Judge Cynthia Boris is shocked—shocked, we tell you—to see Disney make a shameless money grab with a double-dip.
Our reviews of High School Musical (Blu-Ray) (published February 17th, 2009), High School Musical: Encore Edition (published July 19th, 2006), and High School Musical: The Concert (published June 25th, 2007) are also available.
We're soarin', flyin'
It's rare enough when a movie soundtrack goes triple-platinum, but when it's the soundtrack to a little known made for Disney Channel TV movie, it's an even bigger coup. Yes, what once was an inexpensive low-key addition to the Disney catalog is now a phenomenon with huge DVD sales, stage show rights, a touring company, a sequel in the making, and coverage in almost every major media outlet from Teen to The New York Times. Needless to say, the young stars have quit their retail jobs—they have "bopped their way to the top," leaving millions of people wondering why and dozens of network execs trying to figure out how to do it again.
It's Disney's High School Musical: The Remix Edition.
Facts of the Case
Troy (Zac Efron) and Gabriella (Vanessa Anne Hudgens) are thrown together singing karaoke at a New Year's Party, and it's a musical match make in heaven. But like their forefathers in Grease, the harmonies are off when the two meet again at East High School. Troy's a basketball star (thanks in part to his coach/father) and his pals (including best friend Chad, Corbin Bleu) aren't too happy when they see him mooning over the new girl in school, Gabriella. They advise him quite wisely to "Get'cha Head In The Game," while Gabriella is cautioned by Taylor (Monique Coleman) to stick with her own brainy buddies.
What Troy and Gabriella secretly long for is another shot at musical matrimony, but in order to do so they must beat out drama queen Sharpay (Ashley Tisdale) and brother Ryan (Lucas Grabeel) for the lead roles in their high school musical. What ensues is plenty of music, plenty of teen angst (when Troy gets convinced that basketball is more important that love), and a drumline-led finale that is bound to get you bopping along.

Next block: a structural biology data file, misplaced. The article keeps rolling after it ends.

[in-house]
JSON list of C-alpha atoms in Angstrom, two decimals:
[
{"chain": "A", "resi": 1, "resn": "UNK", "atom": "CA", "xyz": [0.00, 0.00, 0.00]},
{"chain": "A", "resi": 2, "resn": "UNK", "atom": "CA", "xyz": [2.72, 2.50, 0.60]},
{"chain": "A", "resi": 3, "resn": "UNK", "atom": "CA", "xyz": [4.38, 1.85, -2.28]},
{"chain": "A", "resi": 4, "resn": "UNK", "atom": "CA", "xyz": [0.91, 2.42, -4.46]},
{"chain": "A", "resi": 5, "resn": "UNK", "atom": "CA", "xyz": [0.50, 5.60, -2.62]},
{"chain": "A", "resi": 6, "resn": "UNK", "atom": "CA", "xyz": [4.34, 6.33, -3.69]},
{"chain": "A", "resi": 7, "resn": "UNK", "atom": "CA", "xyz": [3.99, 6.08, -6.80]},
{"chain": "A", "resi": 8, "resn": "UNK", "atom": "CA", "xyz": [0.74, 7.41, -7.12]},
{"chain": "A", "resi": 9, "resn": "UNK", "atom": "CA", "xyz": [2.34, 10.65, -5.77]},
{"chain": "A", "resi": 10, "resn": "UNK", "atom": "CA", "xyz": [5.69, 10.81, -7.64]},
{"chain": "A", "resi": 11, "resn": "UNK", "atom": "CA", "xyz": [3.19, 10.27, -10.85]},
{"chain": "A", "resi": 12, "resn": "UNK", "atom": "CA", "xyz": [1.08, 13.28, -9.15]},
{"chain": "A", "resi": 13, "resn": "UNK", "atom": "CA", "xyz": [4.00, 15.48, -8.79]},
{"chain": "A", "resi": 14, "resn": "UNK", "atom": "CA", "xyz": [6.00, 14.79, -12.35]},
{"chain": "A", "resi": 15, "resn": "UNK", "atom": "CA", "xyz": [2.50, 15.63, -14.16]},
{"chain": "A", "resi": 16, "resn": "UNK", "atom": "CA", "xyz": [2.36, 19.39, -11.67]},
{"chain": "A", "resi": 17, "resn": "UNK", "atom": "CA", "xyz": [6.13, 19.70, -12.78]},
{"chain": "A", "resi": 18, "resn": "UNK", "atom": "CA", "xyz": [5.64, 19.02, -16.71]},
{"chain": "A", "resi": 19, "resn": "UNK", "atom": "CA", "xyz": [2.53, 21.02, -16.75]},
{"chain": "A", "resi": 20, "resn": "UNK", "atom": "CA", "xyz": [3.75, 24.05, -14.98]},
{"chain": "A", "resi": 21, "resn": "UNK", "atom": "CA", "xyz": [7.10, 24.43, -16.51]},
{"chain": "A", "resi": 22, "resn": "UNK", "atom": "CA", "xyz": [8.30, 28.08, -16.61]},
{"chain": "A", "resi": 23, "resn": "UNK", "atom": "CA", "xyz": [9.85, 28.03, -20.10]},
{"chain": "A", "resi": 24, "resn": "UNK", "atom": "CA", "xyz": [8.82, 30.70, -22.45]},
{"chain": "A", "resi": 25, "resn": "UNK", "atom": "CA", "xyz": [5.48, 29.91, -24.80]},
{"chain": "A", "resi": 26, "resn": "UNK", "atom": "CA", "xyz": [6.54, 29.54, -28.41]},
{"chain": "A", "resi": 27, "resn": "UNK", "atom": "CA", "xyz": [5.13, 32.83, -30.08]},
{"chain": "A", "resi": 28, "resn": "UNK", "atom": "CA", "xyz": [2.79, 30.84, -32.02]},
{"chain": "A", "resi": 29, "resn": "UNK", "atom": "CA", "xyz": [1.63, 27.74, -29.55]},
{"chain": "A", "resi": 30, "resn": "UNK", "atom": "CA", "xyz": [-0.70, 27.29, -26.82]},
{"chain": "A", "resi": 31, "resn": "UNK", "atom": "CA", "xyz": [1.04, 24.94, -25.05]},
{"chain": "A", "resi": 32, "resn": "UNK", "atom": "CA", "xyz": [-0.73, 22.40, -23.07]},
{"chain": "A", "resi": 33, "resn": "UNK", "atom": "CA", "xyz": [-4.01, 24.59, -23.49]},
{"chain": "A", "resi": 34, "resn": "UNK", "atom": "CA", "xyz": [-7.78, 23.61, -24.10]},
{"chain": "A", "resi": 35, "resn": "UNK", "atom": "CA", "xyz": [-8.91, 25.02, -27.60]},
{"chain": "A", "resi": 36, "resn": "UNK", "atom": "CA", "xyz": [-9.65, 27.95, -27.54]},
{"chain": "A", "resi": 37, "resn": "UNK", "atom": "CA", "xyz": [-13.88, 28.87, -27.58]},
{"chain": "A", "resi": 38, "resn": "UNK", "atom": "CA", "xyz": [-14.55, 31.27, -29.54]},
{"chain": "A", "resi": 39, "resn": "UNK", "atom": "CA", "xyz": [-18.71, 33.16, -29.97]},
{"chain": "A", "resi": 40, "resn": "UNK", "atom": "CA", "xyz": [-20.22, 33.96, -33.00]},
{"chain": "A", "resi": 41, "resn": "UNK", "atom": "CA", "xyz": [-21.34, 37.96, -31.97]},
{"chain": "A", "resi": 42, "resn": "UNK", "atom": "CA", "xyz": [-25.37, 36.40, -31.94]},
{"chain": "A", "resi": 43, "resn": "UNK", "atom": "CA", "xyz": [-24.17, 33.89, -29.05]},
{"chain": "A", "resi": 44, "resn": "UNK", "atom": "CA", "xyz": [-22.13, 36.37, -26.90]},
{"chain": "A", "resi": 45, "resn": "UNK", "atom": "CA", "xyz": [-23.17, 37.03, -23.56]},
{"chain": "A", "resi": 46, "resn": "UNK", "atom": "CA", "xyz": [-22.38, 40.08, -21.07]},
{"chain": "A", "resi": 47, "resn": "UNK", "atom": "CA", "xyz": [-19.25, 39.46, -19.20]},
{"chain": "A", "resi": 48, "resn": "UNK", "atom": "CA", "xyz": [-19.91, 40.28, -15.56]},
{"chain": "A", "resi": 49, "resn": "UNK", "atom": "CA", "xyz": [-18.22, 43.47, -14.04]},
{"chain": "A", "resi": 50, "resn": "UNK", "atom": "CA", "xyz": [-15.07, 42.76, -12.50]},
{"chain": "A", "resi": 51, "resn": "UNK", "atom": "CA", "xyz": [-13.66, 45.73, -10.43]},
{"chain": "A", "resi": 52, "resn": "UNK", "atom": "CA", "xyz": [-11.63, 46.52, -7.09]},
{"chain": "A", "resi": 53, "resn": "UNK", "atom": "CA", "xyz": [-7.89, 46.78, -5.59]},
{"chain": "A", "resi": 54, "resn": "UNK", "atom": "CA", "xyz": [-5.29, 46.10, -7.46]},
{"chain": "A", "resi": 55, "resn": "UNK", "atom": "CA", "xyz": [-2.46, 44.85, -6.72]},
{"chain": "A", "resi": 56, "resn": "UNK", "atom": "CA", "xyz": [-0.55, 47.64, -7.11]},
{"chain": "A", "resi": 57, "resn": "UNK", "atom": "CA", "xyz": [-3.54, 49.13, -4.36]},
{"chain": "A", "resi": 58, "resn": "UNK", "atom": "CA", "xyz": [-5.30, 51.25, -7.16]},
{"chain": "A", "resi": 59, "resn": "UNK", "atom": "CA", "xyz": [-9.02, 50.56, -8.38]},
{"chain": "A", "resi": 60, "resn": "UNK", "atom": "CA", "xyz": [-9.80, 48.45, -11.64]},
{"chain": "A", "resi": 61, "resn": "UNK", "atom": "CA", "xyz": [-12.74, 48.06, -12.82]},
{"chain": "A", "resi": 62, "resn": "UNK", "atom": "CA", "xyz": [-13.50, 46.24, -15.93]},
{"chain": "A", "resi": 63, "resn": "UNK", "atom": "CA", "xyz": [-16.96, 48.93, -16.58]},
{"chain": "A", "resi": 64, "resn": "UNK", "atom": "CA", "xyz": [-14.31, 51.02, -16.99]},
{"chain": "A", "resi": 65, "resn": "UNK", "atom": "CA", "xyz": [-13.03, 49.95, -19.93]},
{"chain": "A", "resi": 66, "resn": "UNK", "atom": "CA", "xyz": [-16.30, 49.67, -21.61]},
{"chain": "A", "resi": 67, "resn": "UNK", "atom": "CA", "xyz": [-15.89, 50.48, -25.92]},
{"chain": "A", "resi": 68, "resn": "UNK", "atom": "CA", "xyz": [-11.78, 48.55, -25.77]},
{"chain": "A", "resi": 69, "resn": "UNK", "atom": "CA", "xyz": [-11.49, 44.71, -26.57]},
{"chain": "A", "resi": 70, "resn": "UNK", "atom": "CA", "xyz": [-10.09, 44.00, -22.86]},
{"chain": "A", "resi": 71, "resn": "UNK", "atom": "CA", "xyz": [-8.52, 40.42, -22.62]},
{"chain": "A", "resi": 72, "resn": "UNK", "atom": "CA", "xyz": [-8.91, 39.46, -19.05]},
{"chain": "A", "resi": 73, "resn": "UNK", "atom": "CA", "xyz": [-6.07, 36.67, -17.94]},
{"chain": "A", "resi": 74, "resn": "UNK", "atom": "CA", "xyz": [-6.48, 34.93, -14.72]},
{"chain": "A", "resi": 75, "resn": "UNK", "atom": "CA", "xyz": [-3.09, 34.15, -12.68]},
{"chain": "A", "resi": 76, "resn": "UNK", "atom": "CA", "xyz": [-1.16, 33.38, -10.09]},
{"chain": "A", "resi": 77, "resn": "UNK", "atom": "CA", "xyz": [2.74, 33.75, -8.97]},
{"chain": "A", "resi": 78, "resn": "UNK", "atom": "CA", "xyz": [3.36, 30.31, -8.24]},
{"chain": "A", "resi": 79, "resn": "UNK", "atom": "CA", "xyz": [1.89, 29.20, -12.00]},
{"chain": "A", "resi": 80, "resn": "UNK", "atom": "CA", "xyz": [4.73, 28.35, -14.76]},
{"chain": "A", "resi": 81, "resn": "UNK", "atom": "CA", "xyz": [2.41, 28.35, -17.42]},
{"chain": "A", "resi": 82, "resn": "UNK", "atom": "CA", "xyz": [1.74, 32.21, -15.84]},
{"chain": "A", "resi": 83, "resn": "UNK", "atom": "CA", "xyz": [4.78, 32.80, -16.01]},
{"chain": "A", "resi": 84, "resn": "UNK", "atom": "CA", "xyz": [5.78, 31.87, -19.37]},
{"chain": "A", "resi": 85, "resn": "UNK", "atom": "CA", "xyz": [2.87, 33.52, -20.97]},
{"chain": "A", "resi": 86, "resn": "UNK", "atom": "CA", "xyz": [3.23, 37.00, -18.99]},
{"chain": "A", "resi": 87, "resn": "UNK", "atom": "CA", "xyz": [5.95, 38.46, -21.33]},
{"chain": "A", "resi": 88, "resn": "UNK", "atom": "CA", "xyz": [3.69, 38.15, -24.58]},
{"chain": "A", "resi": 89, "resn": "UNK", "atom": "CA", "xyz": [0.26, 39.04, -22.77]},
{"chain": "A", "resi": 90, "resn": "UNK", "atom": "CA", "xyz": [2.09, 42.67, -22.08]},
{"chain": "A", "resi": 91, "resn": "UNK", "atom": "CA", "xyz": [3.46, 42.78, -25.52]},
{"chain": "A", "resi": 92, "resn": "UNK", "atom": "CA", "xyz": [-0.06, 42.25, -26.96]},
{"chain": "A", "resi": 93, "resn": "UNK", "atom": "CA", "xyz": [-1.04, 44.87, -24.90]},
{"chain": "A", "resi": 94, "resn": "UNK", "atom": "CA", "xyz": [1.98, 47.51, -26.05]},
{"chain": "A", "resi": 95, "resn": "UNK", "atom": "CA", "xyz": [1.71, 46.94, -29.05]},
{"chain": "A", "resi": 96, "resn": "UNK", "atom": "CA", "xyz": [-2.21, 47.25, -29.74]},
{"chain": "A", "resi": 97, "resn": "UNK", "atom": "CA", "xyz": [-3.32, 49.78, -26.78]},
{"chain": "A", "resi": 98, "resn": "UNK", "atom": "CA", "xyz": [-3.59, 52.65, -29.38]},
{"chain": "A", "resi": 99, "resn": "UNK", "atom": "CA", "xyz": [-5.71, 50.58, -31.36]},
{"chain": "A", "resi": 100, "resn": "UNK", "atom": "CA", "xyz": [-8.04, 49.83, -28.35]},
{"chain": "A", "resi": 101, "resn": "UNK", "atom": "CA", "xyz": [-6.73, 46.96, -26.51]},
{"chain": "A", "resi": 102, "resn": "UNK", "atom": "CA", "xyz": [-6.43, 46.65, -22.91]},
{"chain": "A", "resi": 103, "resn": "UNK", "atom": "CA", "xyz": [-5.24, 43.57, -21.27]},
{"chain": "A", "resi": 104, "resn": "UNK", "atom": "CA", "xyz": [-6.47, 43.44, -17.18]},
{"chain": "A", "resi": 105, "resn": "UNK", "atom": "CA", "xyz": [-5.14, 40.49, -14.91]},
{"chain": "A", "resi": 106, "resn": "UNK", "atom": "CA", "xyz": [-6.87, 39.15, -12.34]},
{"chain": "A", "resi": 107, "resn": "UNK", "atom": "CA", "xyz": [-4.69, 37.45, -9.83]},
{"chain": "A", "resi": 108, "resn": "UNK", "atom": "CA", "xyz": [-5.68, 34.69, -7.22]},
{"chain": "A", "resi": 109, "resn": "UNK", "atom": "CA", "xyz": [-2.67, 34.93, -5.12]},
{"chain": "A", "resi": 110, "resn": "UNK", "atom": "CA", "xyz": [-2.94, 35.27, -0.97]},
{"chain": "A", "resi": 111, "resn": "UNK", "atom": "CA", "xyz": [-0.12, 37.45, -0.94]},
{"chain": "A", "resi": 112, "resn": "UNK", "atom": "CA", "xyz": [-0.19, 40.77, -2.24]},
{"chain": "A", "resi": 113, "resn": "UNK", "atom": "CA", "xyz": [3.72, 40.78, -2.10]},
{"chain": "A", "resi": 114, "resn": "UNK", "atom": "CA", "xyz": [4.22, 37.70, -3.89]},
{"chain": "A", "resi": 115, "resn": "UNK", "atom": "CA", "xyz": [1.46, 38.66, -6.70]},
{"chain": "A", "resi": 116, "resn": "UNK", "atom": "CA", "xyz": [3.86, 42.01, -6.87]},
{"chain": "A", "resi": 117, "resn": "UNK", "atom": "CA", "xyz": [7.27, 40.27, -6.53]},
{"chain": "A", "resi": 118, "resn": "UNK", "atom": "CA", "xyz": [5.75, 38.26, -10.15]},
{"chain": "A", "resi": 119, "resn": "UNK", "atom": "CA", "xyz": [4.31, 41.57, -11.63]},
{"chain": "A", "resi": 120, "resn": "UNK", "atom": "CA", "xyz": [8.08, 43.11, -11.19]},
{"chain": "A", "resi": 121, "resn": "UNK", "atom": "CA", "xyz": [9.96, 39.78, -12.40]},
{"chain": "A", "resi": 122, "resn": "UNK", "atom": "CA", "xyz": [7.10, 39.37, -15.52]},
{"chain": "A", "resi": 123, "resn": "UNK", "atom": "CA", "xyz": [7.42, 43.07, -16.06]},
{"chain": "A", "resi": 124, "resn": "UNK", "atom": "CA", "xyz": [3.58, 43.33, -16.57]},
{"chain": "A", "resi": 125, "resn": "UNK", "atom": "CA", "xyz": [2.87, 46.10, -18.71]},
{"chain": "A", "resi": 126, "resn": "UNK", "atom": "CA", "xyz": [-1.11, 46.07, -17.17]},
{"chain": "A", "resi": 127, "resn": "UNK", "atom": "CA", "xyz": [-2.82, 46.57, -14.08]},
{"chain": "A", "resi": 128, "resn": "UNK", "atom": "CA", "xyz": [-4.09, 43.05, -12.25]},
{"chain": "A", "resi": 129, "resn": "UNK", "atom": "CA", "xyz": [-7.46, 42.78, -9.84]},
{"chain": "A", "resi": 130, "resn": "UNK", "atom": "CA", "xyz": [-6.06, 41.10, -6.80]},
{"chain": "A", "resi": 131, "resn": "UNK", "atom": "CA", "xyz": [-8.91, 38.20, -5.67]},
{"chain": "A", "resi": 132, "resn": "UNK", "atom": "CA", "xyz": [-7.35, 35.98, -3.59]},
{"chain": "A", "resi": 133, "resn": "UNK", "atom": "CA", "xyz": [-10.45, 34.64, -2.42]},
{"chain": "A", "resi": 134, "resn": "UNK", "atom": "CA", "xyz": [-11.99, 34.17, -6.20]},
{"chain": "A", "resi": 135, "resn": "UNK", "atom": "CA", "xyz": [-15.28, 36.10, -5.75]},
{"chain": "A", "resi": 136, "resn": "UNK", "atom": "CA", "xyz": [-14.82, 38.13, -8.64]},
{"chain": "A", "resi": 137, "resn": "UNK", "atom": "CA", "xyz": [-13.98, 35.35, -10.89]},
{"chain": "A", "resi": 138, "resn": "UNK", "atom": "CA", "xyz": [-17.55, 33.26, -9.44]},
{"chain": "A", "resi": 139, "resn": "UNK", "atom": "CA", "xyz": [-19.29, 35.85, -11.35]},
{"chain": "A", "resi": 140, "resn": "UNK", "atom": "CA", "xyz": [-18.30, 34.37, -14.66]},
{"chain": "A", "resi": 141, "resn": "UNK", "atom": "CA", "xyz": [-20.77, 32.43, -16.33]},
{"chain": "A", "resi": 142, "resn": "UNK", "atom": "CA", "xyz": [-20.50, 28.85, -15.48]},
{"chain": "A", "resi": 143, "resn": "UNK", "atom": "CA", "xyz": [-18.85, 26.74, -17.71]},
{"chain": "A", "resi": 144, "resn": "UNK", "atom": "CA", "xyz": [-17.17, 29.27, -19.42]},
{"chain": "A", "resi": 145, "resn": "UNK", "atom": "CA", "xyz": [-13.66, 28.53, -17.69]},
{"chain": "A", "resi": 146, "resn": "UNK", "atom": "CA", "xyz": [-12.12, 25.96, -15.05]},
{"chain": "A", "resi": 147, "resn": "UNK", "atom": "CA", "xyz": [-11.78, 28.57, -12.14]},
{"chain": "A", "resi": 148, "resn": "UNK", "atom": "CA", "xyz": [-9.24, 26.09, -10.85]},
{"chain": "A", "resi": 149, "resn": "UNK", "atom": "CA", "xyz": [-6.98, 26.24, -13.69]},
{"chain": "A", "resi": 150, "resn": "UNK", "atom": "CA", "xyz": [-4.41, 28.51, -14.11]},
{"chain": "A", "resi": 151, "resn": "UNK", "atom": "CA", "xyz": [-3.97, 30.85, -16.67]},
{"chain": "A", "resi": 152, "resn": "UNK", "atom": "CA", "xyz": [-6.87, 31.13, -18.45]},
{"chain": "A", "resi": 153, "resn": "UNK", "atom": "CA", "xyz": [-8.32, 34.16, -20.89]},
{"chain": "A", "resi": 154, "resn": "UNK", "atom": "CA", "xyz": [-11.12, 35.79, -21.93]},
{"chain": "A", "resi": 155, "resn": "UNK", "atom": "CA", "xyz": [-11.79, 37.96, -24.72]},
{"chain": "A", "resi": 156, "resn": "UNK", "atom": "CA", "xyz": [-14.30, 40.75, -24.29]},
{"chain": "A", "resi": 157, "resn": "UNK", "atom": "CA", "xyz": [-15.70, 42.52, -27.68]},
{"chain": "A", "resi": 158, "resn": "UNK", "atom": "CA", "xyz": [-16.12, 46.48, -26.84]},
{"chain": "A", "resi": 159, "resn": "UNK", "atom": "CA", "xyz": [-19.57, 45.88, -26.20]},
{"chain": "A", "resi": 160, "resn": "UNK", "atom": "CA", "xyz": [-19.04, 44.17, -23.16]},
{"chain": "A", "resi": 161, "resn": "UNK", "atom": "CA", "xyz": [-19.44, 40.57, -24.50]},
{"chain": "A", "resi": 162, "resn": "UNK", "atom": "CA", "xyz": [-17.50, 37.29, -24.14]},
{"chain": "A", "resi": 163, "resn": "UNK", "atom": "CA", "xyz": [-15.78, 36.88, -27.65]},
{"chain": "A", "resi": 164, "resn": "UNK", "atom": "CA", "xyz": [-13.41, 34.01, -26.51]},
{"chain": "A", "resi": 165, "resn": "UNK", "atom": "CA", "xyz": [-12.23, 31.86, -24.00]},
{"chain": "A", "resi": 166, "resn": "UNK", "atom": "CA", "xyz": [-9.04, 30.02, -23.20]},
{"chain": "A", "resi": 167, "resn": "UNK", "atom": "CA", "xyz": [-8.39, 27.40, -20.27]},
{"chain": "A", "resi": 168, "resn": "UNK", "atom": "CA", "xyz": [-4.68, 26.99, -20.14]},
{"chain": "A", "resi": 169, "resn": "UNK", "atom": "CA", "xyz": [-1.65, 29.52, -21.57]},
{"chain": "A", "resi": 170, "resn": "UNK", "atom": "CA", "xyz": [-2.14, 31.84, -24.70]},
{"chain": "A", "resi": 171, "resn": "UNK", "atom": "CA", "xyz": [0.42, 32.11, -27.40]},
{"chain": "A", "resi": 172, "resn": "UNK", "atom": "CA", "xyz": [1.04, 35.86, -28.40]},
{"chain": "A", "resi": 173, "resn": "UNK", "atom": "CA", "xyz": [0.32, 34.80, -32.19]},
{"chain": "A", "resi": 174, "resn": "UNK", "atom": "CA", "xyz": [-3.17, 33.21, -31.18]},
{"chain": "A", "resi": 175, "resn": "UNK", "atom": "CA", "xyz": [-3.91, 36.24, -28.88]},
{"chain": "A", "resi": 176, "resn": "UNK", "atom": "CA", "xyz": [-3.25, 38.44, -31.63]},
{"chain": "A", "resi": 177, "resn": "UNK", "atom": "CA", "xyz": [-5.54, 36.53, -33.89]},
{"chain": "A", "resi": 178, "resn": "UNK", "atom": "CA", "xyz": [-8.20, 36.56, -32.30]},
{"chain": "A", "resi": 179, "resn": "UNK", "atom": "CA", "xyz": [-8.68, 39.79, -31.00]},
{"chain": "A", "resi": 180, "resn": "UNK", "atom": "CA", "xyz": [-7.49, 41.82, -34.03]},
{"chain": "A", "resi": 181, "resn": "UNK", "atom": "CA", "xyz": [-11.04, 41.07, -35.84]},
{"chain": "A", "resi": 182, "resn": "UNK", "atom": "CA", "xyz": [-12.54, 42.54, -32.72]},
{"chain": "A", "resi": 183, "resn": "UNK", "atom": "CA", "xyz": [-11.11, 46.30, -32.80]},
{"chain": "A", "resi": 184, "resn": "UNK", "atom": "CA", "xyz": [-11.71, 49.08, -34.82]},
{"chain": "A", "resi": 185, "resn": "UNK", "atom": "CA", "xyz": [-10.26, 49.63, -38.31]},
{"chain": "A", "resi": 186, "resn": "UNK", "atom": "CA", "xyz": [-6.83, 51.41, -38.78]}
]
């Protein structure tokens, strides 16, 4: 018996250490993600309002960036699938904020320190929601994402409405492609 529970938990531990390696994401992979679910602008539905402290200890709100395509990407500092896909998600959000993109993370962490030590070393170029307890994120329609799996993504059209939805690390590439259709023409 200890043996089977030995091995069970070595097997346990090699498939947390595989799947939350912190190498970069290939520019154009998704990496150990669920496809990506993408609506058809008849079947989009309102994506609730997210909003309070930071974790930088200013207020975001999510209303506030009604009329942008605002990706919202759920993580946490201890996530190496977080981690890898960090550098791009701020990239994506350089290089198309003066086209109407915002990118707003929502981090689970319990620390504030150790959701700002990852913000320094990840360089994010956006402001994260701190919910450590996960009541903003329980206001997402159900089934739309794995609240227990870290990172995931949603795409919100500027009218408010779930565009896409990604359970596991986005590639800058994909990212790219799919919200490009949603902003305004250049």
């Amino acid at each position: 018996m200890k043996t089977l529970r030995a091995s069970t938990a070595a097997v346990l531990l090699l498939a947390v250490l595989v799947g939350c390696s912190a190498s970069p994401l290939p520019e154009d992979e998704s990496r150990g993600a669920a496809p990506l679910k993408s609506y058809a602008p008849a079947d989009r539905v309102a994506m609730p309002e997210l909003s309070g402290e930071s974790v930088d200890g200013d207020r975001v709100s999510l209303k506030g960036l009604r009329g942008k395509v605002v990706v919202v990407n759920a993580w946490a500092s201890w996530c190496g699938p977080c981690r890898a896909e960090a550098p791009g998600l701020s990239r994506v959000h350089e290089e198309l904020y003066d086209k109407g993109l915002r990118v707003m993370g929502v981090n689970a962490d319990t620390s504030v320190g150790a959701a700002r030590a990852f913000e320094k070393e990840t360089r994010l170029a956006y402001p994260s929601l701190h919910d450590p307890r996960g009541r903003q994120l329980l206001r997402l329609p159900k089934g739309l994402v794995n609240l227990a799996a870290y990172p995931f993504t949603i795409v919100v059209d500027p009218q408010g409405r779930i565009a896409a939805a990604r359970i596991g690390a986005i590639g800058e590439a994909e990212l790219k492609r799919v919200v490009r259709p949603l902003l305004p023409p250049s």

I feel that I must start this review with a confession. I am another one of those 40-something rabid fans of this teeny-bopper movie. I have the soundtrack in my car. "Get'cha Head In The Game" is my ring tone, and I've attempted to recreate the final dance number in the safety of my own living room (with little success). But then, I'm also a high school musical geek, one of those girls who spent her life mooning over becoming an actress and finding true love with my leading man (okay, one out of two ain't bad).
The truth is that for the young at heart and the young, there's a lot to like here. Sure, it's not Shakespeare, but it doesn't try to be. It's a sweet, wholesome, infectious musical just like they used to make them back in the day.
When my colleague, Mike Pinsky, reviewed the original release of this title, he made a strong case for dancing as a metaphor for sex. I'm not sure I agree whole-heartedly, but I'm certainly on board with his comment about the strangely seductive relationship between Sharpay and her brother. Perhaps it heralds back to the old Disney movies where most familial relationships were dysfunctional (Cinderella, anyone?), because these two sure seem more like lovers than siblings and that scares me a bit.
Of course, the real stars of this movie are director / choreographer Kenny Ortega and the Disney team of musical composers. Ortega manages to pull off the most intricate dance numbers ever seen on TV. As for the music, there are three show-stopping ensemble numbers and five duets that include a salsa number, an emo ballad, and one clever tune, "What I've Been Looking For," performed in both Broadway and pop style. Almost all of the songs are insidiously catchy and you'll find them lurking in your brain long after the movie is over.